Sprawling fields, rippling creeks and acres of farmland – this serene landscape seems like the perfect haven to escape the hectic corporate lifestyle. Yet, this quiet land is the headquarters of a successful health care software development company.
Headquartered in Verona, Wisconsin, just 10 minutes from Madison, Epic Systems Corporation has rejected life in San Francisco and Silicon Valley for this quiet oasis. Epic specializes in creating software that services mid-size and large medical groups, hospitals and integrated health organizations. Their software works to help doctors and patients control the movement of electronic health data.
Although the company’s campus features an apple orchard from 1873, corn and alfalfa fields and cows, don’t let these simplicities fool you. Epic is revolutionizing office space with some of the newest products in sustainable energy. Their dairy farmhouse boasts 5,500 solar collectors, and the farm’s 3,500 geothermal wells control heating and cooling. Epic also maximizes daylight to reduce their use of florescent lighting — which not only lowers their energy costs but also works better with their employees’ circadian rhythms. Overall, these actions saves Epic 15 percent on its energy bills, and their campus uses 40 percent less energy than normal office buildings.
The company’s sustainable actions also have an aesthetic benefit, too. Peaceful rolling acres are preserved as the parking garage is hidden underneath. And this view is something that Epic plans to maintain, despite growing in size. “There are parts of the campus they never plan to touch — they want to see animals as part of their view,” says John Cuningham, founder of Cuningham Group Architecture, the firm who designed the agrarian complex.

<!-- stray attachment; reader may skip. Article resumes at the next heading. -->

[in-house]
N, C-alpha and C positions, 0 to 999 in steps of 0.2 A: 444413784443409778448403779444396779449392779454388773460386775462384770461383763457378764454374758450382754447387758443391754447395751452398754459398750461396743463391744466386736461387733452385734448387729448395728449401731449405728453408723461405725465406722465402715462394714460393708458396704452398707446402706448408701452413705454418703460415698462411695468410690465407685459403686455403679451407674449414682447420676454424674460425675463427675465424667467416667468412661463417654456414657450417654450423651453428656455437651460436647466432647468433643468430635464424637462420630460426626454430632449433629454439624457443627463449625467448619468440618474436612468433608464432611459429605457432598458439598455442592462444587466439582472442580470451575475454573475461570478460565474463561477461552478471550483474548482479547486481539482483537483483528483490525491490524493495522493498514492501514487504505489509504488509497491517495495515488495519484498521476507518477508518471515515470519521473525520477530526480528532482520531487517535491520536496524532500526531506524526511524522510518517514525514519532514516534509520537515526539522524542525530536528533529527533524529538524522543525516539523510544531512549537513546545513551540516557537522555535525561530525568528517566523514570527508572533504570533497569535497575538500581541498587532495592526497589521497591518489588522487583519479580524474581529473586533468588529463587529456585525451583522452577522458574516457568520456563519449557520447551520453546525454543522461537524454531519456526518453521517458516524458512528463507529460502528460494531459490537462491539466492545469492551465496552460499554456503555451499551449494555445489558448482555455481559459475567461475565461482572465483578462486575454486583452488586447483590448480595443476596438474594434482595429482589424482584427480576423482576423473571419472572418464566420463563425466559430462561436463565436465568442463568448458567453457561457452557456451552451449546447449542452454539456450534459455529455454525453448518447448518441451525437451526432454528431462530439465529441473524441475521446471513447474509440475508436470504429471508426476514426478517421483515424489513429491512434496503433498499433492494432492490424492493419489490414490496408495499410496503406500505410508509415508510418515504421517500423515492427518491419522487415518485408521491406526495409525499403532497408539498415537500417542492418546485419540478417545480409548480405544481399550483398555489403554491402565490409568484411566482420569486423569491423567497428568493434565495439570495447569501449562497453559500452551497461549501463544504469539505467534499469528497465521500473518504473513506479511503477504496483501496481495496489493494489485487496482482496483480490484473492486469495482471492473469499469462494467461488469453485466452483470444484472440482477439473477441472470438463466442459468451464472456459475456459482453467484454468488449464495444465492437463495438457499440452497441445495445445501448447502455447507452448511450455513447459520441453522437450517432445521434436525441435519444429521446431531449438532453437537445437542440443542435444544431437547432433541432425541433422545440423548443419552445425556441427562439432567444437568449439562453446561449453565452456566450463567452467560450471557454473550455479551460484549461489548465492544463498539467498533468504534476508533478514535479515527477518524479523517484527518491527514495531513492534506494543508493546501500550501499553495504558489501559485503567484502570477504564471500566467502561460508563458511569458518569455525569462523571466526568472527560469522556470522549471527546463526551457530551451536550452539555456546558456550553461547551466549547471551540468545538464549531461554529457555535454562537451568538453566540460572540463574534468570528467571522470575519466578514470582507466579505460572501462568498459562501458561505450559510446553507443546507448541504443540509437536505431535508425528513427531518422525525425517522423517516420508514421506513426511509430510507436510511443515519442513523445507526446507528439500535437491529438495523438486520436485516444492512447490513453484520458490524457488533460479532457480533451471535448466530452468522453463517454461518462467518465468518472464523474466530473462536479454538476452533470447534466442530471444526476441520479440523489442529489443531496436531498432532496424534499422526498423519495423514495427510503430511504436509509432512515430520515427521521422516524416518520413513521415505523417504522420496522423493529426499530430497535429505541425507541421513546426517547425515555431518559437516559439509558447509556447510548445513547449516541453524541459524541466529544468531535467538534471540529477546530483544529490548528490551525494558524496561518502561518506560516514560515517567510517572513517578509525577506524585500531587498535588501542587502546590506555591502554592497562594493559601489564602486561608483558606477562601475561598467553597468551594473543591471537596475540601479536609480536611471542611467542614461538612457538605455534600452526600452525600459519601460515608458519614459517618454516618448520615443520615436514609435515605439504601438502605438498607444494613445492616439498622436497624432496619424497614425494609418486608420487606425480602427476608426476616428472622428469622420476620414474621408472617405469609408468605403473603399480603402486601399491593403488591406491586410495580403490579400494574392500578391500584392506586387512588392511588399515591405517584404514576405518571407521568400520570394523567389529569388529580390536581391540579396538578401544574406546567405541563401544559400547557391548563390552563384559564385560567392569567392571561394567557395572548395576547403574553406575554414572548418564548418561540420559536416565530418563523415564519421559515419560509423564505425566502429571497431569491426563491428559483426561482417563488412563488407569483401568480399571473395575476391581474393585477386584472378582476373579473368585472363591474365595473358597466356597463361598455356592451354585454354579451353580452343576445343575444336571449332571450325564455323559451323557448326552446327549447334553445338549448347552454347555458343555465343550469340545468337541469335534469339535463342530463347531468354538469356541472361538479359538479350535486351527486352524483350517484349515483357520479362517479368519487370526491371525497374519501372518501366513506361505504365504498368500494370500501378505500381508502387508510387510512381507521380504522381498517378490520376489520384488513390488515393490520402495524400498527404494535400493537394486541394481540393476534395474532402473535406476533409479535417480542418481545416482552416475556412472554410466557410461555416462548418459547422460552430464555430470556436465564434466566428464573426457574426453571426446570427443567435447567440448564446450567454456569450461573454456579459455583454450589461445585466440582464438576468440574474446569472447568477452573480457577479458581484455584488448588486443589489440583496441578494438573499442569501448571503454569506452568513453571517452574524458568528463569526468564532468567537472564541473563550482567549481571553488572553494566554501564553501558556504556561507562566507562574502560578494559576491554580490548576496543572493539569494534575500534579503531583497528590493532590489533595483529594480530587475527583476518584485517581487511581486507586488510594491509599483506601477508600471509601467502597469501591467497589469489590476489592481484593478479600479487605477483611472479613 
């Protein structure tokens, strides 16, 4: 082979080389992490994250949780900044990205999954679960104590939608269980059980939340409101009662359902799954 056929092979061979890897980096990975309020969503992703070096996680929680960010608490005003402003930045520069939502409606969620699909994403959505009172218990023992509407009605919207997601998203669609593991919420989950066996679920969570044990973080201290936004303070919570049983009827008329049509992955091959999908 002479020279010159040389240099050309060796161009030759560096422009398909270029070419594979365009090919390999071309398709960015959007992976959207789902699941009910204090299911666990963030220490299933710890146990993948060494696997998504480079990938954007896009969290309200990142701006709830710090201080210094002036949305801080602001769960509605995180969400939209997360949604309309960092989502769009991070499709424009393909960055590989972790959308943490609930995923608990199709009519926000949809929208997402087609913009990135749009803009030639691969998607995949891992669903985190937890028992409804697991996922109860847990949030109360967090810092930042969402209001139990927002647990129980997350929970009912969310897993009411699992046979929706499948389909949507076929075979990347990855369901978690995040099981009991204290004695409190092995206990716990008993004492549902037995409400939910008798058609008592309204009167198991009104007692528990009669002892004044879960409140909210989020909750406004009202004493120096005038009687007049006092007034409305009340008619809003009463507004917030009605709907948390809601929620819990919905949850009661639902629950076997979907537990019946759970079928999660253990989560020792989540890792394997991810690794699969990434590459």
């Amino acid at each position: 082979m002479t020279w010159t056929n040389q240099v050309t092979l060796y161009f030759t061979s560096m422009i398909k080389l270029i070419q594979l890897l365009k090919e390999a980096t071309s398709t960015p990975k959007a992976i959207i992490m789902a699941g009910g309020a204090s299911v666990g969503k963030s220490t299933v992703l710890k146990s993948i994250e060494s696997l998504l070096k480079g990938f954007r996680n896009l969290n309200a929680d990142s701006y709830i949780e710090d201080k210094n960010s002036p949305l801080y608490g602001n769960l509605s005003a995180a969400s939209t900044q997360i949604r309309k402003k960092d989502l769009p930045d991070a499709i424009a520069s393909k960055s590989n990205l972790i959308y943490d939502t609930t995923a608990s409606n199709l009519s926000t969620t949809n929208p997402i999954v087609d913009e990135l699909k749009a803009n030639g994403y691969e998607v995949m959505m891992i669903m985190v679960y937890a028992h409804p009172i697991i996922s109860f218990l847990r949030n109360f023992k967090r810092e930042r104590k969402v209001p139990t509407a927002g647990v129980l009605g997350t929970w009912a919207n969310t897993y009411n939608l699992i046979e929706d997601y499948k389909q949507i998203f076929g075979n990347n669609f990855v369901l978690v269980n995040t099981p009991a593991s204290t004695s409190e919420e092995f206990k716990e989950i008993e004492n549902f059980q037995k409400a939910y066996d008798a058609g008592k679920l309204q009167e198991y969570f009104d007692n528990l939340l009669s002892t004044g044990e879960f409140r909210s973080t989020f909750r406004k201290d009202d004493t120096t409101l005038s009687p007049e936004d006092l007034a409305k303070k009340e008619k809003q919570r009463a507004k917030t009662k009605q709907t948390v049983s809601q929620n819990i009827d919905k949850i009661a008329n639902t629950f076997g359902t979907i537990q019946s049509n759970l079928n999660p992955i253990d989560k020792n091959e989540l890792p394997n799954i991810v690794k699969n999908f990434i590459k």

Employee comfort is also a high priority, and it is built into the company’s designing plans. The 319,000 square feet of interior space is all divided into individual offices because Epic’s employers work better having their own space.
Epic wants the surrounding community to be able to enjoy their land, too. The company rents 250 acres of corn and alfalfa farmland to local famers, as well as opens its acres to visitors. Free maps of the farm are provided and all visitors are encouraged to take a tour and view the sites — especially the 20 seat treehouse made from reclaimed wood that the company uses for staff meetings.
Unconventional and at odds with most of our conceptions of a software company, Epic Systems is turning the concept of the traditional office space on its head. If more companies follow their lead, “sustainable, natural and serene” could be the next big trend in corporate decor.
MORE: How Burning Man Spawned a Solar ‘Gold Rush’